The growth rate of coronavirus transmission in the UK remains remains unchanged since last week but there are early indications that these values may be increasing, according to the Government.

Figures published on Friday by the Government Office for Science and the Scientific Advisory Group for Emergencies (Sage) revealed the growth rate to be between minus 4% to minus 1%.

The reproduction number, referred to as R, for the UK as a whole is between 0.8 to 0.9.

In England, the R is between 0.8 and one, but Sage has indicated it is not confident that R is currently below one in the region.

The estimates for R and growth rate are provided by the Scientific Pandemic Influenza Group on Modelling (SPI-M), a subgroup of Sage.

It said: “A growth rate between minus 1% to minus 4% means the number of new infections is shrinking by between 1% to 4% every day.

“However, we are starting to see early indications that these values may be increasing.

“This is not yet reflected in these estimates because the data used to calculate R and growth rate reflect the situation from a few weeks ago.”

The figures for both R and growth rate are calculated using different models, with data gathered from multiple sources, such as hospital admissions and deaths, admissions to the intensive care unit, as well as epidemiological data.

A time delay between initial infection and the need for hospital care usually means it may take between two to three weeks for the changes in the spread of Covid-19 to be reflected in the estimates.

But models that use Covid-19 testing data, which have less of a time delay, indicate higher values for R in England, the Government Office for Science statement said.

It added: “For this reason, Sage does not have confidence that R is currently below one in England.

“We would expect to see this change in transmission reflected in the R and growth rate published over the next few weeks.”

However, the Government officials and advisers said is also important to recognise that these are estimates, and there is a high degree of uncertainty with them.

The growth rate reflects how quickly the number of infections is changing day by day and, as the number of infections decreases, it is a way of keeping track of the virus.

If it is greater than zero, and therefore positive, then the disease will grow, and if the growth rate is less than zero, then the disease will shrink.

The R number represents the number of people each Covid-19 positive person goes on to infect.

It does not indicate how quickly an epidemic is changing and different diseases with the same R can result in epidemics that grow at very different speeds.

However, there is some regional variation between the figures.

In the East of England, the growth rate dropped from minus 3% to plus 2% per day last week, to minus 4% to minus 1% per day.

The R number is 0.7-1.0.

In London, the growth rate is between minus 4% and 0%, compared to minus 5% and plus 1% last week.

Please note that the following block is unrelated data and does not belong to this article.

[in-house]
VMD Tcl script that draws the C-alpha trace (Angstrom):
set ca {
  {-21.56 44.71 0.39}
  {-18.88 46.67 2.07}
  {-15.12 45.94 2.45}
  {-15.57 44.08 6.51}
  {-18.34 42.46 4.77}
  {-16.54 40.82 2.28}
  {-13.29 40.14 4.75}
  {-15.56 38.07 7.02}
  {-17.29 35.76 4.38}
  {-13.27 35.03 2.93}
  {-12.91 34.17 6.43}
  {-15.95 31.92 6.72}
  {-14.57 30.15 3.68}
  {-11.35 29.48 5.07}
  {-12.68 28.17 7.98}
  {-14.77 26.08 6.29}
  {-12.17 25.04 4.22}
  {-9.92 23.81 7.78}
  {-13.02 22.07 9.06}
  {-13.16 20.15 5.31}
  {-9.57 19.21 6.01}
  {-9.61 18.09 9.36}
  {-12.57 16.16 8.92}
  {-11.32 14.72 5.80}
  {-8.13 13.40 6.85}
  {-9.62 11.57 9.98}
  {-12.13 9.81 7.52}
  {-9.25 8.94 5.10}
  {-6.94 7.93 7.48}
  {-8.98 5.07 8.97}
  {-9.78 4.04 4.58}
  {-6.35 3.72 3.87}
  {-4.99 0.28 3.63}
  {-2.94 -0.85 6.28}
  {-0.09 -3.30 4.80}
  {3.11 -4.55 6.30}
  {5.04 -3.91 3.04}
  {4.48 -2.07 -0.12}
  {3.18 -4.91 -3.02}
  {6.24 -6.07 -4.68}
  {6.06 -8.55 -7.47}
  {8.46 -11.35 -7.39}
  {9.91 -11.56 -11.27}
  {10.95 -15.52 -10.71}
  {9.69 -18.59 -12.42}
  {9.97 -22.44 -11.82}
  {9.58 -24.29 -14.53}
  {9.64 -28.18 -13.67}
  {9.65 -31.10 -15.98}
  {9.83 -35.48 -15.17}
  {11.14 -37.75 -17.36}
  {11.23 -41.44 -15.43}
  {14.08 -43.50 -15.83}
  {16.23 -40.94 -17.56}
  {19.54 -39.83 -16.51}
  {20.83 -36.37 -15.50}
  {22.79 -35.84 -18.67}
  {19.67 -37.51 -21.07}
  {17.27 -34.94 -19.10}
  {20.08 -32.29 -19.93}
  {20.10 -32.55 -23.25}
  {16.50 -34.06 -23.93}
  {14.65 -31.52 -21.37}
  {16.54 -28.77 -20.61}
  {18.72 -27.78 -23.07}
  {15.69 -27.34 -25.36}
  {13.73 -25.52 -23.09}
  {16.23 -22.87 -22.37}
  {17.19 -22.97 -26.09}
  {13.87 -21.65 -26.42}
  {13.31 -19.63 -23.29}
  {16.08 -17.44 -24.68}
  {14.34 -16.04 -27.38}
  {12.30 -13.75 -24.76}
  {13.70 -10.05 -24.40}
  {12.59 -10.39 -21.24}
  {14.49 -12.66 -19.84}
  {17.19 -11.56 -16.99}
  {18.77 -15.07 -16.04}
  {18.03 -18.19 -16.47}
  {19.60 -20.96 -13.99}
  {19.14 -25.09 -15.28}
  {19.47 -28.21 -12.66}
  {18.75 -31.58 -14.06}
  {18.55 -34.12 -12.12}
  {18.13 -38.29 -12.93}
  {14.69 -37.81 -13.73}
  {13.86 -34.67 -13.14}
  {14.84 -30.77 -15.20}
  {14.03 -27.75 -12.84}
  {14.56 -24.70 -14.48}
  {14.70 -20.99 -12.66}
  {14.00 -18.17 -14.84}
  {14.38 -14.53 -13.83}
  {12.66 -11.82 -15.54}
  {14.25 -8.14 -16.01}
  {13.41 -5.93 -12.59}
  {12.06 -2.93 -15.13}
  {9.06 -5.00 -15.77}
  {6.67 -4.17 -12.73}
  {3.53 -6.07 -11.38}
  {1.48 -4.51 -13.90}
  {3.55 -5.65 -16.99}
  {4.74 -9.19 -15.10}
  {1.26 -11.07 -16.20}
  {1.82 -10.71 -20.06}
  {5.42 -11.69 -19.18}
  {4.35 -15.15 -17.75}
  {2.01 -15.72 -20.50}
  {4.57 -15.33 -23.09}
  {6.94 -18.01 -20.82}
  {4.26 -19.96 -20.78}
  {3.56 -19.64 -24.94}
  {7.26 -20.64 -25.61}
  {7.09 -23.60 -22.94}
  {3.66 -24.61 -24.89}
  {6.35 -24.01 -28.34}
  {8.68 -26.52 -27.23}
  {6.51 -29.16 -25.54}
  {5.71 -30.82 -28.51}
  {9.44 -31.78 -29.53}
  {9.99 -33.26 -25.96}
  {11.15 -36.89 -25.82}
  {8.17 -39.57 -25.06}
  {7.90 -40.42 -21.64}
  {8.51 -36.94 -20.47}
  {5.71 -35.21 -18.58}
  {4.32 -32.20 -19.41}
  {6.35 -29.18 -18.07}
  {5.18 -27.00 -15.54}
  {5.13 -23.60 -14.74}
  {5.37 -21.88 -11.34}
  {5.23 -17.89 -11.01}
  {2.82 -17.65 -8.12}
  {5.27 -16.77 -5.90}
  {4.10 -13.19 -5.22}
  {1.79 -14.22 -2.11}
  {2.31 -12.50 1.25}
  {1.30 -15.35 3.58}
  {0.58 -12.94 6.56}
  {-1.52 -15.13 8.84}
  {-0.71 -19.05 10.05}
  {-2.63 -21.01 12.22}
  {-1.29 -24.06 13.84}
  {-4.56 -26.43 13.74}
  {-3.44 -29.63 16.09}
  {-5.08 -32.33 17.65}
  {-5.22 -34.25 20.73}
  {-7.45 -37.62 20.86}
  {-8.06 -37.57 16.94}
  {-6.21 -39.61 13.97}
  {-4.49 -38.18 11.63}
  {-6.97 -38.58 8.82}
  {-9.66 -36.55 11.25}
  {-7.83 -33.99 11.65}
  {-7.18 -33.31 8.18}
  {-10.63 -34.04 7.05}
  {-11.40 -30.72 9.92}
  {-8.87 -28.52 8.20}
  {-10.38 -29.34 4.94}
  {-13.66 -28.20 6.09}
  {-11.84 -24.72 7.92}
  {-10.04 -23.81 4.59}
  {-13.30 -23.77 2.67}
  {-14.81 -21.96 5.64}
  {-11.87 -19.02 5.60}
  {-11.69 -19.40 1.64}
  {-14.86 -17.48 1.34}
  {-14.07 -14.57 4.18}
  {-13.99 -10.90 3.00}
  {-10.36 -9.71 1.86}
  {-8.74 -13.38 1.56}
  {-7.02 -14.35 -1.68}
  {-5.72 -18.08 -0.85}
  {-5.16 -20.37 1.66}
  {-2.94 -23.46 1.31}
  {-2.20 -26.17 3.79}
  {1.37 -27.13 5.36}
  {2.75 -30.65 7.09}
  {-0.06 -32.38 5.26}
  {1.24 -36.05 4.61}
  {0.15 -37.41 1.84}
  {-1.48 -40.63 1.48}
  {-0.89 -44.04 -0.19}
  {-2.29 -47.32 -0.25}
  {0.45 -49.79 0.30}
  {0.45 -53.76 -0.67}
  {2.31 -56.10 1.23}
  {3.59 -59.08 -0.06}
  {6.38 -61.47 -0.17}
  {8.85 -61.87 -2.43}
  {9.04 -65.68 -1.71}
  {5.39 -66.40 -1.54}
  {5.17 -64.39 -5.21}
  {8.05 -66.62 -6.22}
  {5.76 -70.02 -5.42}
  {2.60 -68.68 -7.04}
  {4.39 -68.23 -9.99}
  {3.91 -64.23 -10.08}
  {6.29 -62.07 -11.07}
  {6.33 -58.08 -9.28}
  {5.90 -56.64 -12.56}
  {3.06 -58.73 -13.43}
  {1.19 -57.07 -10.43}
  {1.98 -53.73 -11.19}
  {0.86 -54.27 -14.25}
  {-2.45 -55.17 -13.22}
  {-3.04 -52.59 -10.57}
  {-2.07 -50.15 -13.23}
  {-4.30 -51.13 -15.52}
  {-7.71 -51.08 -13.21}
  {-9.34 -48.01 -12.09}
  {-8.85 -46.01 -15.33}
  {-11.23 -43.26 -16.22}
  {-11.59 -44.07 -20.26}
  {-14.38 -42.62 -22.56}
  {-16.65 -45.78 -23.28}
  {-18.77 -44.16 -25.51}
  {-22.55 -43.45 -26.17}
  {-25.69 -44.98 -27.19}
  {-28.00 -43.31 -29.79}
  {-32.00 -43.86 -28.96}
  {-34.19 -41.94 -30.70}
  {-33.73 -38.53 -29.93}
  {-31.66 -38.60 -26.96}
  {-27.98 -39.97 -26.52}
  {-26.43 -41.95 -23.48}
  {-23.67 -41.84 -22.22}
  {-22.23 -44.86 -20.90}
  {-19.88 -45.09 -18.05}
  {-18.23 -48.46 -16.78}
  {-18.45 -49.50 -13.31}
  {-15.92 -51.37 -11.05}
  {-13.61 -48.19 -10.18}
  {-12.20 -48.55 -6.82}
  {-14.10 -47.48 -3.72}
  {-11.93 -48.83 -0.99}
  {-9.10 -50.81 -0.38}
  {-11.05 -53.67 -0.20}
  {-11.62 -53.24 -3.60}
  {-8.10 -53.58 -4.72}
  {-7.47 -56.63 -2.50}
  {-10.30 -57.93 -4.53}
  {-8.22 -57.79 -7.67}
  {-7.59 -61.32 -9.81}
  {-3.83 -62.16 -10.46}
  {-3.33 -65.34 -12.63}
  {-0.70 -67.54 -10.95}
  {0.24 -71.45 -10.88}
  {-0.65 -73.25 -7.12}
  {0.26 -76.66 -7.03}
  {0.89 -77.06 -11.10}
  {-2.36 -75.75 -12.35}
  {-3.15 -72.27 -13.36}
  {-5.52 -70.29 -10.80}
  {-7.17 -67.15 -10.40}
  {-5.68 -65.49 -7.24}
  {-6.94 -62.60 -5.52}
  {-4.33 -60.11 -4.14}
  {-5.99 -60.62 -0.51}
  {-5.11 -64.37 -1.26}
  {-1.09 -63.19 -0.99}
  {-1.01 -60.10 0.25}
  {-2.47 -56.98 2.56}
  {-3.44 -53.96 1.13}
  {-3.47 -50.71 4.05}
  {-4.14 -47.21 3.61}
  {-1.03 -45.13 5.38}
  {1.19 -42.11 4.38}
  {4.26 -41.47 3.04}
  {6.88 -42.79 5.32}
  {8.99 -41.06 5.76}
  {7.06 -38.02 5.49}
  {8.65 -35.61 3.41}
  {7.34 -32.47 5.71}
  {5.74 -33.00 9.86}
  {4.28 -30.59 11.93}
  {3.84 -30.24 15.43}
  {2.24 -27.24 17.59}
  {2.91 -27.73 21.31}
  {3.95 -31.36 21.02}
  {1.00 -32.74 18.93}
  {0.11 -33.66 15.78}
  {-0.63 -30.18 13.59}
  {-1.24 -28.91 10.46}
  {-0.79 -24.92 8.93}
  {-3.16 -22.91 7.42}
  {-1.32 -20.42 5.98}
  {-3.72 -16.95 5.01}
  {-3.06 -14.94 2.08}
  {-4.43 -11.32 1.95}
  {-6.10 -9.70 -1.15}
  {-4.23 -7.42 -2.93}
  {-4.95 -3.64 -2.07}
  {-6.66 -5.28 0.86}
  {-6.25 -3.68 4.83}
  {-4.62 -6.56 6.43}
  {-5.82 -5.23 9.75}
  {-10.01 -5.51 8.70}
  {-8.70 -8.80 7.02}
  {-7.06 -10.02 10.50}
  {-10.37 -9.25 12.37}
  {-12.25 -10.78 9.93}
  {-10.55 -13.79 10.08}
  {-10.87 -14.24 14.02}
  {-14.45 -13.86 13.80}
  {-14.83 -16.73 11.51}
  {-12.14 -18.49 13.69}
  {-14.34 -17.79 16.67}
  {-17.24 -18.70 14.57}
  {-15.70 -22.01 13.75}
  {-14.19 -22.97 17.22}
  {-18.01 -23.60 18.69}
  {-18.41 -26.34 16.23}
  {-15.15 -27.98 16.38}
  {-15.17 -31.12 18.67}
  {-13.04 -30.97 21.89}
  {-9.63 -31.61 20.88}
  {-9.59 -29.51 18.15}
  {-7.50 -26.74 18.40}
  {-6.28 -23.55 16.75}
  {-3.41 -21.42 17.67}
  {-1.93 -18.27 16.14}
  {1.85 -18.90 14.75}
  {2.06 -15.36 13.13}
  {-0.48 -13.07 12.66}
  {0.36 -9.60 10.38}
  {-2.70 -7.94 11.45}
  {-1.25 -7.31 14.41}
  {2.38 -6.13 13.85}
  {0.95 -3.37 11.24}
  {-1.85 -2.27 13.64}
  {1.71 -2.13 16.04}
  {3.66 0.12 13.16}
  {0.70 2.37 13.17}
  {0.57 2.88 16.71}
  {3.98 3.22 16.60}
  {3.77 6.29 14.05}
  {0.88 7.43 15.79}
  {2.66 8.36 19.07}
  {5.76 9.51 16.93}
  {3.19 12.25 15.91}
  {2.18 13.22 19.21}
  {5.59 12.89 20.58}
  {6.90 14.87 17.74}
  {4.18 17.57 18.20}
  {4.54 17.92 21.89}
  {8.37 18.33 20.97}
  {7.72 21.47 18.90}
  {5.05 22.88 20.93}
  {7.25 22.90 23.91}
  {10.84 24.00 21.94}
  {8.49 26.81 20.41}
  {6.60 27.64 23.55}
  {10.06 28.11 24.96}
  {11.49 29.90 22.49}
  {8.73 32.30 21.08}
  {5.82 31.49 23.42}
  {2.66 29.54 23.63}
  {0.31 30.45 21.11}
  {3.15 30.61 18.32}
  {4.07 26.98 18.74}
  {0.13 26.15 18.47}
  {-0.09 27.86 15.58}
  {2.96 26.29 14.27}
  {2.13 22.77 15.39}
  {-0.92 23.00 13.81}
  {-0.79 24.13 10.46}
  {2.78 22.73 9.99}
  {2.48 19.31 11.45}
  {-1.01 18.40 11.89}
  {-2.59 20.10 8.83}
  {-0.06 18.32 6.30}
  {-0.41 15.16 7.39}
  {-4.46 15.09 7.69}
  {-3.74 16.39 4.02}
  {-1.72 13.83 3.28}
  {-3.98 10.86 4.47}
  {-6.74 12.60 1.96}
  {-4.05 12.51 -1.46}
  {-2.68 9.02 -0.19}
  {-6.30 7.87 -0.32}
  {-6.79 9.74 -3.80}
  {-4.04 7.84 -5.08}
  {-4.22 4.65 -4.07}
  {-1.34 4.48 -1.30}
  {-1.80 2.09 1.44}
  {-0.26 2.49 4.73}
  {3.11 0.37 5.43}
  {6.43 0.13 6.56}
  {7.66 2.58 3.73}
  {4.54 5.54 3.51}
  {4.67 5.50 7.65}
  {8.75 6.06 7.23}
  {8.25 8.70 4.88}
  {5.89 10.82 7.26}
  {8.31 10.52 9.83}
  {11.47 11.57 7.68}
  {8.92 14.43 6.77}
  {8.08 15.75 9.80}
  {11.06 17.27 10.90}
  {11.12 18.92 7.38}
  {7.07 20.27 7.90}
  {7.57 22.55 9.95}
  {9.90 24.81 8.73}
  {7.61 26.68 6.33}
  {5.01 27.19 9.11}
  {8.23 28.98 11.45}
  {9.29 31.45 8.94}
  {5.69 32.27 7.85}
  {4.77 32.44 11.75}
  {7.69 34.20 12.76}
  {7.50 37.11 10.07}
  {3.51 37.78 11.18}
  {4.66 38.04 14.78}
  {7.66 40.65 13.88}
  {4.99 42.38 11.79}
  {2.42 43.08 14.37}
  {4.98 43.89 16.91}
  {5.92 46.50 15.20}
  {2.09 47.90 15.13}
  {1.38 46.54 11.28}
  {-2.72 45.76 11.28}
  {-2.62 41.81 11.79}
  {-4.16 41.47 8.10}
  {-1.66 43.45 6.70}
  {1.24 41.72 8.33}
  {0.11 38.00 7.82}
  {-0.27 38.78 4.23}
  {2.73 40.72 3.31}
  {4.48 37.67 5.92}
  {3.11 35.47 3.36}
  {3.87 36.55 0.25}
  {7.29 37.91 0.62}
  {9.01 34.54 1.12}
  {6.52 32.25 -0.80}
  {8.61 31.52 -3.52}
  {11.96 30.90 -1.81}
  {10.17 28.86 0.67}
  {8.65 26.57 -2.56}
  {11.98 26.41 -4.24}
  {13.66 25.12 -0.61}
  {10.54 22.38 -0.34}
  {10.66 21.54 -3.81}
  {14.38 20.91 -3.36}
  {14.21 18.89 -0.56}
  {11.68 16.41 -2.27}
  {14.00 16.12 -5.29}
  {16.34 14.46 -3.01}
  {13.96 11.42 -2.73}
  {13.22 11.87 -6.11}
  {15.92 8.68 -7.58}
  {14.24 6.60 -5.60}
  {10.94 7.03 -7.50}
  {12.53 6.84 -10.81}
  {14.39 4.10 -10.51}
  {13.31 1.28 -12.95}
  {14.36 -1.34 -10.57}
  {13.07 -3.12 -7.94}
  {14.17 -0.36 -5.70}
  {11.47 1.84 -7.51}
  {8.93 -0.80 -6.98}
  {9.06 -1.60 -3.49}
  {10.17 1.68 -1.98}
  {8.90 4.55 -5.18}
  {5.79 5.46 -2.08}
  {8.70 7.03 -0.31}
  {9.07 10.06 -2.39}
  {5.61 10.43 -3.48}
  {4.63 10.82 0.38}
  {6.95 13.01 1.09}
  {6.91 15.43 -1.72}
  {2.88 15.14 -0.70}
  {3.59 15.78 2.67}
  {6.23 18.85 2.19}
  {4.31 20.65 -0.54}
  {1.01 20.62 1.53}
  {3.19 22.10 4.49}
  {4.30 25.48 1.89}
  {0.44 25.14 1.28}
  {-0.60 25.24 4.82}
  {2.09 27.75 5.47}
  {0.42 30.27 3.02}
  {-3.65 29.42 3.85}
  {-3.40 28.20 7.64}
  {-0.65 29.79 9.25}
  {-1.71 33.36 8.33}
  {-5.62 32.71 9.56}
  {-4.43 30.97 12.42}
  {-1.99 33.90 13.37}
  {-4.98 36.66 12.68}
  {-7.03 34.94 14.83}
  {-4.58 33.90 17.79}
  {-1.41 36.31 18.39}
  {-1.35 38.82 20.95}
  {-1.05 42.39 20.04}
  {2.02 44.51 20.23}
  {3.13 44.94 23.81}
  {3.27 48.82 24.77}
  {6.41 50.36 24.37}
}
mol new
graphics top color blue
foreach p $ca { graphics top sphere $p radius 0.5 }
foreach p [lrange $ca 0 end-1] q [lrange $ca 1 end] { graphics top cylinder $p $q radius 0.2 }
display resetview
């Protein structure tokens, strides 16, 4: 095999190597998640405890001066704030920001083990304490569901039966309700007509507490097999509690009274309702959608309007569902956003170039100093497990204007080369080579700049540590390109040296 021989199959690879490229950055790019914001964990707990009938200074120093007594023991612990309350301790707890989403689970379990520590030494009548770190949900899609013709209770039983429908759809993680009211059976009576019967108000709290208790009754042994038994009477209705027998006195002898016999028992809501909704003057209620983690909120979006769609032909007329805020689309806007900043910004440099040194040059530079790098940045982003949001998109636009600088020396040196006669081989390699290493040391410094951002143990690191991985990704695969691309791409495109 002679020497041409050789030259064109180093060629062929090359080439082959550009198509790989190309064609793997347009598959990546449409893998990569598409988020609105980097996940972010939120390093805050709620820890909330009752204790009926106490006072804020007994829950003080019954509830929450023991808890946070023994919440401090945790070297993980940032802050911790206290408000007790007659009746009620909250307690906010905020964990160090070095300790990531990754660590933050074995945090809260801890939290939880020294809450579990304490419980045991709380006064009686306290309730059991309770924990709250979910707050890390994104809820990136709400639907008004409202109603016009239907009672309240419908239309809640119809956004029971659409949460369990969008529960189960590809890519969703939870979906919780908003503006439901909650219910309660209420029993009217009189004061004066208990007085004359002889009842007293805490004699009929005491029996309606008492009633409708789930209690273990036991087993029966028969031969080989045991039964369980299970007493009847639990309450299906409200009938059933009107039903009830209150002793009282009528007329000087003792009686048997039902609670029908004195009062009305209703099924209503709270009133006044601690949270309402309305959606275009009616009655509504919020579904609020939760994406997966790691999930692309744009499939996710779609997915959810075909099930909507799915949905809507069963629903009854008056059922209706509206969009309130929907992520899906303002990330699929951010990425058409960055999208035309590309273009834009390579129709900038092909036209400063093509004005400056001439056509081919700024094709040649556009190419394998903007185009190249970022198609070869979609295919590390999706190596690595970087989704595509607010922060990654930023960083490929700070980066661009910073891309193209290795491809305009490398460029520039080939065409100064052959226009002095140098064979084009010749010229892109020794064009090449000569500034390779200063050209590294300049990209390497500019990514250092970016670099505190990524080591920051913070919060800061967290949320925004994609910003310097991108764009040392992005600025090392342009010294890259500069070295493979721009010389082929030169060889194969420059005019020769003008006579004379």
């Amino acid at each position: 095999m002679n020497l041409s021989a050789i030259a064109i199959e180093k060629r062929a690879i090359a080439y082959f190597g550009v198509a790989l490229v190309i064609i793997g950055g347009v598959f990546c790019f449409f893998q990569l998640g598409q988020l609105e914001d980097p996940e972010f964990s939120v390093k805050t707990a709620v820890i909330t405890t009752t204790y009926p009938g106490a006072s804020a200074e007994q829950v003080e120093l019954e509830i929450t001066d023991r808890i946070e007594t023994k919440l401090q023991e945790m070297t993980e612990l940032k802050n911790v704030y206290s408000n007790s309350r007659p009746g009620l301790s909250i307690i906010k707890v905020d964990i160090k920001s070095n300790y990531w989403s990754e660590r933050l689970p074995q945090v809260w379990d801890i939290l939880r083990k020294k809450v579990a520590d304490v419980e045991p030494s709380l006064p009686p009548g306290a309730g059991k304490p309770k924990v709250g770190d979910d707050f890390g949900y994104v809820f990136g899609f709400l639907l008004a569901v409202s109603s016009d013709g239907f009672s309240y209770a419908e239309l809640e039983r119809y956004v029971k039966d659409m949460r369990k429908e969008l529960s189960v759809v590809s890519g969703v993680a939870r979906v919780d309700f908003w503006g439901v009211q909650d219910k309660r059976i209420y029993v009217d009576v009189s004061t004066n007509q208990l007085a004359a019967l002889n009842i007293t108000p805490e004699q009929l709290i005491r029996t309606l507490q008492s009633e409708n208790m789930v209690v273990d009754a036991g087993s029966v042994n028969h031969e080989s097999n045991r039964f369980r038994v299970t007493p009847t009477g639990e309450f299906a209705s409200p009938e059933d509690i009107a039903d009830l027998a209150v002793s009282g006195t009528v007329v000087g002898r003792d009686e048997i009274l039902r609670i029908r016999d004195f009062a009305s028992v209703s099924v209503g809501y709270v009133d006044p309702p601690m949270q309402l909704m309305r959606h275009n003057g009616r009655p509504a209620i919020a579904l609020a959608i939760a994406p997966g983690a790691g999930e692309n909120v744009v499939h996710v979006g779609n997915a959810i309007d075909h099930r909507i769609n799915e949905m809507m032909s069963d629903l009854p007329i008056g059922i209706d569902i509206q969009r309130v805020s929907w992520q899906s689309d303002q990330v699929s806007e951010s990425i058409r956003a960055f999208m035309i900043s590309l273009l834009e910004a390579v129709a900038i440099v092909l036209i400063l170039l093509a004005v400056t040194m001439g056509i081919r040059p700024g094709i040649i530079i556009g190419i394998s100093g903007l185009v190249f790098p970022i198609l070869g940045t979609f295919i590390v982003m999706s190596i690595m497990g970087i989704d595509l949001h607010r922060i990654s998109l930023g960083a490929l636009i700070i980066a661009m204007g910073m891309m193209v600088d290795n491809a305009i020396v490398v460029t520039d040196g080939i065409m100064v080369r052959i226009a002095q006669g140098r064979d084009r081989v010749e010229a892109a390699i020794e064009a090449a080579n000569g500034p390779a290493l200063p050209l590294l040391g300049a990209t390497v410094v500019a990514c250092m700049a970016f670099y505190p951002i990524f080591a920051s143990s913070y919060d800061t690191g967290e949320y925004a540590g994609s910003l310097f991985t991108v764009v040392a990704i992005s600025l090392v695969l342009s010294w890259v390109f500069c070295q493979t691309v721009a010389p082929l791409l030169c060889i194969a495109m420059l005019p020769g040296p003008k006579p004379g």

The capital has an R value of 0.8-1.0.

The Midlands has a growth rate of minus 6% to minus 2%, compared to minus 5% to zero last week.

Its R value is 0.7-0.9.

In the North East and Yorkshire, the growth rate is between minus 6% to minus 2%, down from between minus 4% to zero last week. Its R number is 0.7-0.9.

The growth rate in the North West remain unchanged at minus 5% to minus 1%.

The region also sees the R value creeping above one, with a range of 0.8-1.1.

The South East has a growth rate of minus 3% to zero, compared with minus 3% to plus 1% last week.

The R value in the region is 0.8-1.0.

In the South West, the growth rate changed from between minus 5% and plus 2% last week to between minus 4% and plus 1%.

Its R value is also above one, with a range of 0.8-1.1.

Across England, the growth rate is between minus 4% and minus 1%, compared to between minus 4% and zero last week.

Dr Daniel Lawson, a lecturer in Statistical Science at the University of Bristol’s School of Mathematics said measuring infection rates can be difficult, adding that the ONS survey data provides some evidence of an increase.

He said: “When cases are low, the average reproduction rate can still be below one but we can see an increase in cases by chance, because cases tend to occur in bursts within a community, which should be captured if test and trace systems are working. We can also see an increase in cases by changes in testing or reporting.

“Decisions must be made in the face of this uncertainty, such as the announcement that the UK is pausing easing.

“Evidence from Europe implies that we should take the apparent increase seriously, as acting too late can make lockdowns longer and increase mortality.

“The UK is clearly close to the tipping point in which the infection grows.

” Whether local lockdowns and other actions are enough is as-yet unknown. We should be prepared for further rapid action to prevent the infection from getting out of control again.”